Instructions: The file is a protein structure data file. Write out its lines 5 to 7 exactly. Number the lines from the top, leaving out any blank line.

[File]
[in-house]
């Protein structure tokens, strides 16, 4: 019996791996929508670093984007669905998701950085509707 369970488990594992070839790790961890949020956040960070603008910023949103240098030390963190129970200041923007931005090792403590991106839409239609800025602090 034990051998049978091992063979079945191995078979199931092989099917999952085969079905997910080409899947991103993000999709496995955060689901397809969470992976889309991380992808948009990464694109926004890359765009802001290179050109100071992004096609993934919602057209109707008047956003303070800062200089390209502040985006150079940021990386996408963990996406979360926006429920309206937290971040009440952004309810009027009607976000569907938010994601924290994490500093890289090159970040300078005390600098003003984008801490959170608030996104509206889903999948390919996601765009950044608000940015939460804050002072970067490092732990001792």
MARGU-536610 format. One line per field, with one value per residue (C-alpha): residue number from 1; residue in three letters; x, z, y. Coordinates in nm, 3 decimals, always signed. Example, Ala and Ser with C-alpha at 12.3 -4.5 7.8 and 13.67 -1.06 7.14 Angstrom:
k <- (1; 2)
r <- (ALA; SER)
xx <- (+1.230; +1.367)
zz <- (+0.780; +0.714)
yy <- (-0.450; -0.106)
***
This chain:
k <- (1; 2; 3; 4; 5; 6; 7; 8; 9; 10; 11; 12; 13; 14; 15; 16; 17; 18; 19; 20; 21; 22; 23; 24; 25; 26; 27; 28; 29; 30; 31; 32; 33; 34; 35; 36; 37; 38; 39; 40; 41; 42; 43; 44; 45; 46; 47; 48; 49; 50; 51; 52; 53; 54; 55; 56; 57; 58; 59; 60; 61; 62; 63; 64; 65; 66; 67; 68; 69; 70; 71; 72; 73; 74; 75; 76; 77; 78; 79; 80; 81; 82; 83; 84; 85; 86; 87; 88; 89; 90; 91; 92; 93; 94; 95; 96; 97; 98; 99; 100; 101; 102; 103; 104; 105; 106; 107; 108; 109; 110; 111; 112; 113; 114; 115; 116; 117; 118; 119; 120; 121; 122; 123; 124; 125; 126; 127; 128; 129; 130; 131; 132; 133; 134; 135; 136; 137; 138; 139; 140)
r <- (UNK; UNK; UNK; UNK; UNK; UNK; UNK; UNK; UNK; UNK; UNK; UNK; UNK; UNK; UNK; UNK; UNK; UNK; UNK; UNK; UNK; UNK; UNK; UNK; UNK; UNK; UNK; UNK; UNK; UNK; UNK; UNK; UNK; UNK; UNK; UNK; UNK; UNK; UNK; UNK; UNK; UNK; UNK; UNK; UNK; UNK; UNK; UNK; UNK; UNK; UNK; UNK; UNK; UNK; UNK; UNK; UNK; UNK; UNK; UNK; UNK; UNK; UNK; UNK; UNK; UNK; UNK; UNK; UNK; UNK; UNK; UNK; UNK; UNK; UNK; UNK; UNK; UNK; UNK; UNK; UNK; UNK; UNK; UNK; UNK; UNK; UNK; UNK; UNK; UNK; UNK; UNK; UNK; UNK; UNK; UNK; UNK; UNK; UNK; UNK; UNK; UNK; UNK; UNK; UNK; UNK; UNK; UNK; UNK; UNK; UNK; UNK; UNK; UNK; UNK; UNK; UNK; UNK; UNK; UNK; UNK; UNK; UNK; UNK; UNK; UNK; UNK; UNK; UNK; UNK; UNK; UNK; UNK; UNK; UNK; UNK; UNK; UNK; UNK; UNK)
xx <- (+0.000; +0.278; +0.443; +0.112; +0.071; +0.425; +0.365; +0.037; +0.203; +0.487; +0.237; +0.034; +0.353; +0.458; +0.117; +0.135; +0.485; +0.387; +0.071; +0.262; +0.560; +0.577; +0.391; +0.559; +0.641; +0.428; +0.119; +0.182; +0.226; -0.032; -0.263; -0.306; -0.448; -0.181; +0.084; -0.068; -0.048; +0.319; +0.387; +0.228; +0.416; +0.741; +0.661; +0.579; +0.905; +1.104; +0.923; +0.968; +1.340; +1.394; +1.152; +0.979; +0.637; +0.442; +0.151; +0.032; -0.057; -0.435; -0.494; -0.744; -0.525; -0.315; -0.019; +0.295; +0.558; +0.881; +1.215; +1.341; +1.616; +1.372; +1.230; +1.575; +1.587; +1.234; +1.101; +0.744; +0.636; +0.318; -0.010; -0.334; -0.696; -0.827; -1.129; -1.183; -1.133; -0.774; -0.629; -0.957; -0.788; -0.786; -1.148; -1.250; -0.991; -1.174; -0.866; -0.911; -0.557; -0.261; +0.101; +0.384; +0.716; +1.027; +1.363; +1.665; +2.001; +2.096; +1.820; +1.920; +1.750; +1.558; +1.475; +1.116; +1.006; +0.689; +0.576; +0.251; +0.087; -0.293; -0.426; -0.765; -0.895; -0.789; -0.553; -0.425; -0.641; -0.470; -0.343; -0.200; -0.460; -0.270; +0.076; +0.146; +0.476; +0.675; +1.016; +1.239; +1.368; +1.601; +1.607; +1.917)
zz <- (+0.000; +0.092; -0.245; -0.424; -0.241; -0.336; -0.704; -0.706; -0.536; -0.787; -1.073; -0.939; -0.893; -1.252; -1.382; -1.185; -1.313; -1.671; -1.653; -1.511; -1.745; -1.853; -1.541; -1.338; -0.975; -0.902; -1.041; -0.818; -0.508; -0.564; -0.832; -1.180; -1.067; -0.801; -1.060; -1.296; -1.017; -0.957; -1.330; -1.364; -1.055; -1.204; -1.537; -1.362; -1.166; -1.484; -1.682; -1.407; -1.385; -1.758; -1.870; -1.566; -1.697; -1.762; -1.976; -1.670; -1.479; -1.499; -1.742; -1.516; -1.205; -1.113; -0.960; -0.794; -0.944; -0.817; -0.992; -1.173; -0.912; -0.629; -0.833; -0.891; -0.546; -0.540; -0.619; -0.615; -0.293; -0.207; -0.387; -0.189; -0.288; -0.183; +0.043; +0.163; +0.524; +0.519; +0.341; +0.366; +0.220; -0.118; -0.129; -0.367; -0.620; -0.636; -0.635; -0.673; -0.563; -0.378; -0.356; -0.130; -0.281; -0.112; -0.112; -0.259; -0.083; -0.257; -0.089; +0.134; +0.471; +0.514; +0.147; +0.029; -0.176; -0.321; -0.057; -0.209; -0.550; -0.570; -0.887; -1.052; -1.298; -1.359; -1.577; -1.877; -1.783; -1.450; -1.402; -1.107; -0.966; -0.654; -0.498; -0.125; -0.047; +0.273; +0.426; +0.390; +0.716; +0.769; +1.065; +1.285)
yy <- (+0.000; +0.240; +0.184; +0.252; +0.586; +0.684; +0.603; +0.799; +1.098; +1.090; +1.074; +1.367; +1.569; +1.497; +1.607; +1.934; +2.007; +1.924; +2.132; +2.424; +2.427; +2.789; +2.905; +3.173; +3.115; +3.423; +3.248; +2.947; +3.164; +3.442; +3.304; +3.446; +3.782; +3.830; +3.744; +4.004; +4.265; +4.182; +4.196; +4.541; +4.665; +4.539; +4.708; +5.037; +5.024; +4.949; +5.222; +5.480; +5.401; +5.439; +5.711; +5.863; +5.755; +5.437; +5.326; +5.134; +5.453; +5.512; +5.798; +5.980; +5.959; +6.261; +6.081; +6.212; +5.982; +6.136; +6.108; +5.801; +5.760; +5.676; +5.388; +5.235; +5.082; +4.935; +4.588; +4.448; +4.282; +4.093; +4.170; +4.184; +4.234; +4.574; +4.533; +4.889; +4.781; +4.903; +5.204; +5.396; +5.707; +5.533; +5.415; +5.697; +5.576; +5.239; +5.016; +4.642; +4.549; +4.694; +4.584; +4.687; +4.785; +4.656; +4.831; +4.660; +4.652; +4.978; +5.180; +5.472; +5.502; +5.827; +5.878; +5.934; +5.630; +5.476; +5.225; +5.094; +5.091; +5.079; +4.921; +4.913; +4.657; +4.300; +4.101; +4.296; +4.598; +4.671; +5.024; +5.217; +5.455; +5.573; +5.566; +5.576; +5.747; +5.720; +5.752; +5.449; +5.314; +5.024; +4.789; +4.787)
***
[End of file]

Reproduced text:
r <- (ALA; SER)
xx <- (+1.230; +1.367)
zz <- (+0.780; +0.714)